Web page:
What it is: “Breaking Windows” is a book detailing Microsoft’s fall from its dominant position in the computer industry. Surprisingly, this book was published in 2001.
Most companies don’t fail because of rivals. Instead, most companies fail through self-inflicted wounds. If companies would just avoid hurting themselves, they would be able to survive practically any problems.
Borders Books didn’t fail because of Amazon. Borders Books failed because they focused on their retail stores and completely ignored the idea of selling books online. At one point, Borders’ own web site directed customers to Amazon to buy books because Borders didn’t want the hassle of setting up an online store.
Kodak didn’t fail because digital photography became better and easier than film. Kodak failed because they refused to switch to digital photography until it was too late. Kodak’s shareholders once held a vote on whether they should focus exclusively on their film business, split their efforts between film and digital photography, or switch completely to digital photography. Oddly enough, many of Kodak’s shareholders voted to ignore digital photography and focus on their then-lucrative film business, and we all know how that turned out in the end.
What’s interesting about Microsoft is that they started to fall the moment Bill Gates decided to protect Windows at all costs. In the late 90’s, many executives at Microsoft wanted to adapt the open standards of the Internet. Bill Gates and many others decided that adopting open standards would threaten their Windows and Office monopolies, so they chose to focus on preserving Windows and Office at the expense of open standards.
When Java grew in popularity, Microsoft tried to offer their own version of Java called J#, which failed. When Netscape Navigator was the most popular browser around, Microsoft tried to create a new browser standard called Internet Explorer, which didn’t quite follow existing Internet standards. That’s why Internet Explorer 6 has so many problems from security vulnerabilities to simple inability to view ordinary web page content. Recently Microsoft even created a new browser called Edge to help people forget about the security and reliability problems of Internet Explorer.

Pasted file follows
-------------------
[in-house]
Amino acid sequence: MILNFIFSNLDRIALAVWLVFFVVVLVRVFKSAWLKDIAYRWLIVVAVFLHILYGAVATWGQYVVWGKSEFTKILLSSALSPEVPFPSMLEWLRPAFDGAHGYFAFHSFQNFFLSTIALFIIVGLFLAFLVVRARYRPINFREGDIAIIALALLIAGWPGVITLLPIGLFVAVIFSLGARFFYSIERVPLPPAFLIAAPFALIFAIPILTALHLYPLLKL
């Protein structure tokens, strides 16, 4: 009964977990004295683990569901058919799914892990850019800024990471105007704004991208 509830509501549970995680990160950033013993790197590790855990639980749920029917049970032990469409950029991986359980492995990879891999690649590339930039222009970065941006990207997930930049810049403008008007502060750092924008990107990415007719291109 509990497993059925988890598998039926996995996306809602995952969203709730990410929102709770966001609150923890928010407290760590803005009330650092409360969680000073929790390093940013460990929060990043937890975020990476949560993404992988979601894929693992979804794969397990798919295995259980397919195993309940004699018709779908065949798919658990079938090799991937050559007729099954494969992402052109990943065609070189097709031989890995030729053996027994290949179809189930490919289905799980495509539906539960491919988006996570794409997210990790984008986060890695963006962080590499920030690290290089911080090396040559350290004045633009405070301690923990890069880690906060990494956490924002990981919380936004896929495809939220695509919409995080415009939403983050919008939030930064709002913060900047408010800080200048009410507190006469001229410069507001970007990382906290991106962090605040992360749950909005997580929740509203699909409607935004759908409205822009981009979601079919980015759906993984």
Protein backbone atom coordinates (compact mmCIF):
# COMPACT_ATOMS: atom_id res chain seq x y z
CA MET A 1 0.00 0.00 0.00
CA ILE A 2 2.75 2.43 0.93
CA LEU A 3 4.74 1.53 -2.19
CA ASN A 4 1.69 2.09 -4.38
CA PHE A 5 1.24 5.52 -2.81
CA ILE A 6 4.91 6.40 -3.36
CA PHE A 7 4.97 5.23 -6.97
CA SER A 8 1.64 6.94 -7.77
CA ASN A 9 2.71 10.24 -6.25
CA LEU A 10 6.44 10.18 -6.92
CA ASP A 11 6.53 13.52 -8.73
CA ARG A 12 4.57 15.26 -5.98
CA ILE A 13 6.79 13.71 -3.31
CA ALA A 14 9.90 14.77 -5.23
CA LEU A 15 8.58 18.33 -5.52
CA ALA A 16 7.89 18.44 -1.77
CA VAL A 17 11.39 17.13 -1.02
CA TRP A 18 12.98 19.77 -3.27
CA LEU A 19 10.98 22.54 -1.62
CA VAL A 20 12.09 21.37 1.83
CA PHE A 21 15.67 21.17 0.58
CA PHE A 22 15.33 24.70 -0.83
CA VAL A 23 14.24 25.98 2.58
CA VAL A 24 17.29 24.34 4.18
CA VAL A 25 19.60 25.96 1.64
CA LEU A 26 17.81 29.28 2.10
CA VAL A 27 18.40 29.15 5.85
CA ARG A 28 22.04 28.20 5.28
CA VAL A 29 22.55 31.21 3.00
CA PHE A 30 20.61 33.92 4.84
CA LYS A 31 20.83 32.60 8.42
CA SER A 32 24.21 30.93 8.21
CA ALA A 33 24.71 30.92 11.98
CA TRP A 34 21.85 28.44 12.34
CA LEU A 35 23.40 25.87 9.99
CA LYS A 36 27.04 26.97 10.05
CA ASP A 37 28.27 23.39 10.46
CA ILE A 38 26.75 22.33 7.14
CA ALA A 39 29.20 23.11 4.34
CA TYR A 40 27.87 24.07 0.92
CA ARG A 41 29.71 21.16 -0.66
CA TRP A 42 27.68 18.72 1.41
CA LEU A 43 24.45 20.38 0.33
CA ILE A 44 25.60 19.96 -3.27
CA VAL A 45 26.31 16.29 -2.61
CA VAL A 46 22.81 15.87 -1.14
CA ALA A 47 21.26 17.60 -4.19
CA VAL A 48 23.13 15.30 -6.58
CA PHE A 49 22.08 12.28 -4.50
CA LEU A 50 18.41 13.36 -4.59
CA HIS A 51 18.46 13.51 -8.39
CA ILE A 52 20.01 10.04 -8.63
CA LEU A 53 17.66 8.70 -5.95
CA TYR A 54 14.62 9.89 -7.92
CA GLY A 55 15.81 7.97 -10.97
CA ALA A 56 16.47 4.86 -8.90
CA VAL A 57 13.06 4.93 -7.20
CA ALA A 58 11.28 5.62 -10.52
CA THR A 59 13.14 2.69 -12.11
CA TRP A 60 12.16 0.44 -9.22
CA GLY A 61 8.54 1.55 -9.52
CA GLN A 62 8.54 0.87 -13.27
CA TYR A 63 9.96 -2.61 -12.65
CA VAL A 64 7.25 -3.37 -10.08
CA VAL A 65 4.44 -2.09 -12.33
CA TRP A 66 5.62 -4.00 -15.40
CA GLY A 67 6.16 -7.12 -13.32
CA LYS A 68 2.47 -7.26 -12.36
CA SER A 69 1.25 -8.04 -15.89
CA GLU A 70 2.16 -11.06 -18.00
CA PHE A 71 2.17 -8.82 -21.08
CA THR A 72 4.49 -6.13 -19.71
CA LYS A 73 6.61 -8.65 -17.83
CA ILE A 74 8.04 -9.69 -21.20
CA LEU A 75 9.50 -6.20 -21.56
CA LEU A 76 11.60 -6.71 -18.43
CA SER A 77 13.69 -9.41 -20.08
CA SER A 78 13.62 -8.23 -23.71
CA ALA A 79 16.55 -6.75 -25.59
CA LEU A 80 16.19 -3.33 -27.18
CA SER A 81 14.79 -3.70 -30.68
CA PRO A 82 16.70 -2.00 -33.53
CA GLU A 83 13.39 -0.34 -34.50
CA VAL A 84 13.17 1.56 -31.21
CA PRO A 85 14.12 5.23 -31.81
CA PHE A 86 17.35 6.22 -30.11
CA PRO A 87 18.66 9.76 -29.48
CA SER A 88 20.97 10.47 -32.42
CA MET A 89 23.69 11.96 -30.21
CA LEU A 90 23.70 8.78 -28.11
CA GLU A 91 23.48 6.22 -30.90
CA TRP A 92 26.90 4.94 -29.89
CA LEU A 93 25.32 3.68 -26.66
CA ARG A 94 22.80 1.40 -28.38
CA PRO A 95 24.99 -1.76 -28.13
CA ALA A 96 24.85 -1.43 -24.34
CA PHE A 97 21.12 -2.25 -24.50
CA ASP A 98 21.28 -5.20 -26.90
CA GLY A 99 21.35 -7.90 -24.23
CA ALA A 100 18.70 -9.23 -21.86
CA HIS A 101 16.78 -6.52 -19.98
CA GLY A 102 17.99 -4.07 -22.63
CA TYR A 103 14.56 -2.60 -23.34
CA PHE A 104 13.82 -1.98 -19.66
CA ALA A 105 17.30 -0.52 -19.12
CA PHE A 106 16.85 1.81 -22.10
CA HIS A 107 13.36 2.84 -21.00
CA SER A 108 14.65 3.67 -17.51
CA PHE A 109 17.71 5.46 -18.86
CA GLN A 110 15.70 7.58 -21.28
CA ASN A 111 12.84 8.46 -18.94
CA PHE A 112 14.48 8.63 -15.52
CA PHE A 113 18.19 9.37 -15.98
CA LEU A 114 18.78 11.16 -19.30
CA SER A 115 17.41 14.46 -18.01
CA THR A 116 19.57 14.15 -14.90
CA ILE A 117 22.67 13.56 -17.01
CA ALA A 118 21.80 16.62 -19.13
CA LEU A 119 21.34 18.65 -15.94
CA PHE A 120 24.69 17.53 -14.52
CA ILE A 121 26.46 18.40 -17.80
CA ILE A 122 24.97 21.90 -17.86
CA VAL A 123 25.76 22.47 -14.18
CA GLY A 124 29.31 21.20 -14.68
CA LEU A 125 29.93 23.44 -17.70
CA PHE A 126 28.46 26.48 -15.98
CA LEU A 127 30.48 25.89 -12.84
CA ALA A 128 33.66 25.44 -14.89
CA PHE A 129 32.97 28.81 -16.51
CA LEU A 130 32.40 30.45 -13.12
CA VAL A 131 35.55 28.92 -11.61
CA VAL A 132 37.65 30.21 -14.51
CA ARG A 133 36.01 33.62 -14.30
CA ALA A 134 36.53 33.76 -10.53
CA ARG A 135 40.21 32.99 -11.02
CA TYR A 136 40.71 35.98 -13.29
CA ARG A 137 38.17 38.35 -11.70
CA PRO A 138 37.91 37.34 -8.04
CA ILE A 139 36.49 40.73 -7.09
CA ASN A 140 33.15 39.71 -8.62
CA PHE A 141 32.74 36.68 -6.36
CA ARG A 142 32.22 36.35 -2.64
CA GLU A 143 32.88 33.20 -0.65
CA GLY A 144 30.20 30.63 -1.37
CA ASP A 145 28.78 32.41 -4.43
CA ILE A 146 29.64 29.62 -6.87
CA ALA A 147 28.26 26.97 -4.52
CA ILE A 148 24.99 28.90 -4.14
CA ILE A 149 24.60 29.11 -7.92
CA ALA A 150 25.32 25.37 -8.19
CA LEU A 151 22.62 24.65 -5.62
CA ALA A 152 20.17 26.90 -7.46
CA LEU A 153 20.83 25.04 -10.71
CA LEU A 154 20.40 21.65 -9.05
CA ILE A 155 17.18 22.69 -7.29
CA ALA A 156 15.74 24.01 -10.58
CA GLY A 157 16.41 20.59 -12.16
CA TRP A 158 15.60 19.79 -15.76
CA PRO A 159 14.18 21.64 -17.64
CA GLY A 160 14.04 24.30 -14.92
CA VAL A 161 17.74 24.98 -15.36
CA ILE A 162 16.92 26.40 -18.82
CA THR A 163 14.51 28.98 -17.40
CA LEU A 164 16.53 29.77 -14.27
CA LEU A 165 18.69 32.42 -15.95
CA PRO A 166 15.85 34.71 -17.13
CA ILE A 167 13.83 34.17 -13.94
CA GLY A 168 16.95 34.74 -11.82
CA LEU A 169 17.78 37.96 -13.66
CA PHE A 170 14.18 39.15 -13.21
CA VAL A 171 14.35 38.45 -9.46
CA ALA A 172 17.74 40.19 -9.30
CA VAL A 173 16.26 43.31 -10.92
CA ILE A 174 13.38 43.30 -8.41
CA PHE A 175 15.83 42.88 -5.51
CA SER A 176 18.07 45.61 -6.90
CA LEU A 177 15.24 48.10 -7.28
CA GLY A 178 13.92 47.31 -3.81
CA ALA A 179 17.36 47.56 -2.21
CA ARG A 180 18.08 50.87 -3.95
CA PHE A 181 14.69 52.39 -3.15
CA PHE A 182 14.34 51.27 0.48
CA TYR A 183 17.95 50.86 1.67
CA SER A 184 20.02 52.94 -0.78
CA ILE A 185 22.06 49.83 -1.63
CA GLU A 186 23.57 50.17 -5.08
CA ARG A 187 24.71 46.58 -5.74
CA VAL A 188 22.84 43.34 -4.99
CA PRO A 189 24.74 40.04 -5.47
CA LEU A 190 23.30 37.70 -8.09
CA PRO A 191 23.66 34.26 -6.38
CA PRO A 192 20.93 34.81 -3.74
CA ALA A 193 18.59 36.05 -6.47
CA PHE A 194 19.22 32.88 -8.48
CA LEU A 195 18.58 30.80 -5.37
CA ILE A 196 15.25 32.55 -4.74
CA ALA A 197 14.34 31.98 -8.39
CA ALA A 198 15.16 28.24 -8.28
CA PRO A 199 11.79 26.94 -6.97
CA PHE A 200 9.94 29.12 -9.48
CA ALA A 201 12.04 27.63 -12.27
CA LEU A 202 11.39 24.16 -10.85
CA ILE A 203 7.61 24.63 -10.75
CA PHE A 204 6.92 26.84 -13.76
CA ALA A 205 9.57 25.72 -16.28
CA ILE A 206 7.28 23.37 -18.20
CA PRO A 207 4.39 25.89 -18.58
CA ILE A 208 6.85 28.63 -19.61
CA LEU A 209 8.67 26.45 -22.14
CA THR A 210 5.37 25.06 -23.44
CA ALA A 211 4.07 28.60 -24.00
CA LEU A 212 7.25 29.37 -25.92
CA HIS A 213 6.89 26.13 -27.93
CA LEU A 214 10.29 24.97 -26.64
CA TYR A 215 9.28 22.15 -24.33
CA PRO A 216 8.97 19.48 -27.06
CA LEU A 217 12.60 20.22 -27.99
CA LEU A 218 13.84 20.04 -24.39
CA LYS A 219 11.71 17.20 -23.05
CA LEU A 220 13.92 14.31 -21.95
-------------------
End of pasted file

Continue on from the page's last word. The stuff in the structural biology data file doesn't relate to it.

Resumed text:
By constantly trying to protect Windows and Office, Bill Gates helped cripple Microsoft’s ability to adapt to changing standards. Linux grew in popularity in response to the sluggishness and unreliability of Windows while Firefox grew in popularity in response to the poor performance of Internet Explorer. At one time, Microsoft’s Internet Explorer dominated the Internet right up until Microsoft refused to make it faster, more secure, and more reliable, which left the door open for rival browsers like Firefox to thrive.
“Breaking Windows” details how Microsoft, in the late 90’s, set the seeds for its own gradual demise by trying to make everything revolve around Windows and Office. Anyone remember Windows Mobile, Microsoft’s original phone operating system that resembled the desktop metaphor of Windows 95? When Microsoft failed to port the desktop user interface of Windows to smartphones, they tried to opposite approach by trying to port the user interface of Windows Phone to Windows 8, which failed equally hard.
At one time, Microsoft slapped the label of Windows on practically everything from Windows RT, Windows CE, Windows Live, and Windows Phone. The idea was to make everything easy for Windows users at the sacrifice of usability. Obviously that strategy of forcing the Windows user interface on everything didn’t work, but that hasn’t stopped Microsoft from trying again and again.
At one time, Microsoft was always in the computer industry news. People lined up for the latest release of Windows and Office, and businesses thrived around the Microsoft ecosystem. That doesn’t happen any more and it likely never will happen again with Microsoft. After twin disappointments in Vista and Windows 8, the world has moved on from a Windows-only world to a world of Android, iOS, OS X, and Linux in addition to Windows.
In the computer world, Windows is just one of many choices instead of being the only choice. When people have a choice, not all of them will choose Windows.
For a book published way back in 2001, “Breaking Windows” is surprisingly accurate in explaining how Bill Gates helped wreck Microsoft by stubbornly trying to protect Windows and Office. The iPhone came out in 2007 and now earns more revenue than all of Microsoft’s products combined. The iPad appeared in 2010 and pretty much wrecked the netbook market and hurt the Windows PC market at the same time. With the Apple TV and Apple Watch along with the Macintosh, iPhone, and iPad, Apple has moved into the dominant position in the computer industry that Microsoft used to hold.
One day Apple will likely fail due to their own bungling, but until that day happens, you can read “Breaking Windows” to see how Microsoft set the seeds for its own destruction by failing to adapt to changing conditions.